During the news round-up on the 20 April 2017 edition of Paul’s Security Weekly, the crew were discussing the Hajime IoT worm, as discussed in a BBC article. Many other news outlets and podcasts discussed this worm. Graham Curley’s write-up did a better description then the BBC.
The worm blocks access to ports 23, 7547, 5555, and 5358, services that are commonly targeted by Mirai and other threats to IoT devices. It also leaves a note behind that reads:
Just a white hat, securing some systems.
Important messages will be signed like this!
What got me interested was when Carlos jumped in to point out that this “white hat” hacker could be doing a lot of damage. What if it hits a medical device, or takes out a security camera and then there’s a robbery?
These concerns are completely founded. Those things will happen. But their conversation left that as the conclusion, which raised an interesting point – how does one balance that potential negative consequence against the potential benefit of something like this?
Time for a disclaimer – this kind of activity is illegal. It should not be carried out, and this post is not an endorsement of this kind of activity.
The upside for this kind of worm is exactly the same as that downside. Someone’s camera could be taken out allowing a robbery to go unnoticed, or a medical device’s being exploited could lead to serious health problems. How is that upside? It makes people care about the security of their devices, which is something that cannot be said today.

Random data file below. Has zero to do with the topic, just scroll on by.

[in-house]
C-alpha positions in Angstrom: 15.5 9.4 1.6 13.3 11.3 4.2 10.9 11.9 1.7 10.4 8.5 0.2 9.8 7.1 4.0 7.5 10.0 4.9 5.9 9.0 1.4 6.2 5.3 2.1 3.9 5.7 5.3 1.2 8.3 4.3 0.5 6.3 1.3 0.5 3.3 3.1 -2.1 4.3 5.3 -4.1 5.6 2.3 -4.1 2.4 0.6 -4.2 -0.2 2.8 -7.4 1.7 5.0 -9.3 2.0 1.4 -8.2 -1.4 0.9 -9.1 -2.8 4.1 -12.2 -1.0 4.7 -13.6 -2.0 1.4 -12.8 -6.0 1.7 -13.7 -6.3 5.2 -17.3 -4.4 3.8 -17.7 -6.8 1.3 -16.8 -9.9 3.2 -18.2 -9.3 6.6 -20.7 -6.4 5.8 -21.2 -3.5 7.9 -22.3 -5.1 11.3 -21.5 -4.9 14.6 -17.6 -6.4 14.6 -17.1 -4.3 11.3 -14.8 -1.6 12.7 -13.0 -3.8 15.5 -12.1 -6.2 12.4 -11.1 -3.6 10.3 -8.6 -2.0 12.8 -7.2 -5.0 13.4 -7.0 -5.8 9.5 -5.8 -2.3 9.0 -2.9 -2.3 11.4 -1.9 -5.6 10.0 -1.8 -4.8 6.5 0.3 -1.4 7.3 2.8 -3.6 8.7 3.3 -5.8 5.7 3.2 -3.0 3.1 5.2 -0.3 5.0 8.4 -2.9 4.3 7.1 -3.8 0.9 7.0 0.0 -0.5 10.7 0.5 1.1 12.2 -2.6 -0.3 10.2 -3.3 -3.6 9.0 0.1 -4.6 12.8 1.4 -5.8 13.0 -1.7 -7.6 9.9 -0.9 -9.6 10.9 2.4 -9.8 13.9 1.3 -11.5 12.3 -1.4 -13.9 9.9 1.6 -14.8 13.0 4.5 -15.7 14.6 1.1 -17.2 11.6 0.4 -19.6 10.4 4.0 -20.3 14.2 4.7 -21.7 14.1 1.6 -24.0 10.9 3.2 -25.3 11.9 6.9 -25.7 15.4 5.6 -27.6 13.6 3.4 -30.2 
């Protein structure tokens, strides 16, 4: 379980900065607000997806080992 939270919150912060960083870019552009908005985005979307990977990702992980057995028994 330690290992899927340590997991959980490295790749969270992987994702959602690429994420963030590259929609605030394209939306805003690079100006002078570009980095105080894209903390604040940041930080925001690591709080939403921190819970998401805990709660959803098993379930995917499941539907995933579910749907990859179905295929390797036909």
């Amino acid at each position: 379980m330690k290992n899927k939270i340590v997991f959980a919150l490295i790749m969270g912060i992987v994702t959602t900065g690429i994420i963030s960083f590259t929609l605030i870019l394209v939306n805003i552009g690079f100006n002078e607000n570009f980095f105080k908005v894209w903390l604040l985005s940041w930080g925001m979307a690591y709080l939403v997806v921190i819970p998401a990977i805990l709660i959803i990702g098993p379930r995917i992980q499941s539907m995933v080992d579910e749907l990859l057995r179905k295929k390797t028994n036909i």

As Bruce Schneier lays out quite nicely, there is currently no incentive for people to secure these devices. The developers are racing to market as cheaply as possible. The owners don’t care if their IoT device is infected, as long as it functions, and isn’t stealing or spying on them. That leaves a huge gap where no one cares if the Mirai botnet is out there DDOSing Dyn, taking half the internet offline. Bruce suggests that regulation is the solution when two parties are undertaking some action that negatively impacts others but not necessarily themselves. However, Hajime (and the nematode worm before it) might suggest another way out of this equilibrium.
If people start to feel some pain for their devices lack of security, they are not going to know that something stopped working because of a worm. They are just going to call and complain. And when people complain, manufacturers will have to do something about it.
This is not an argument that people should create more “white hat” worms to break IoT devices. Again, that’s illegal. But there are interesting upsides to the havoc that could follow, and those upsides are difficult to weigh against the downsides, but make for an interesting thought experiment.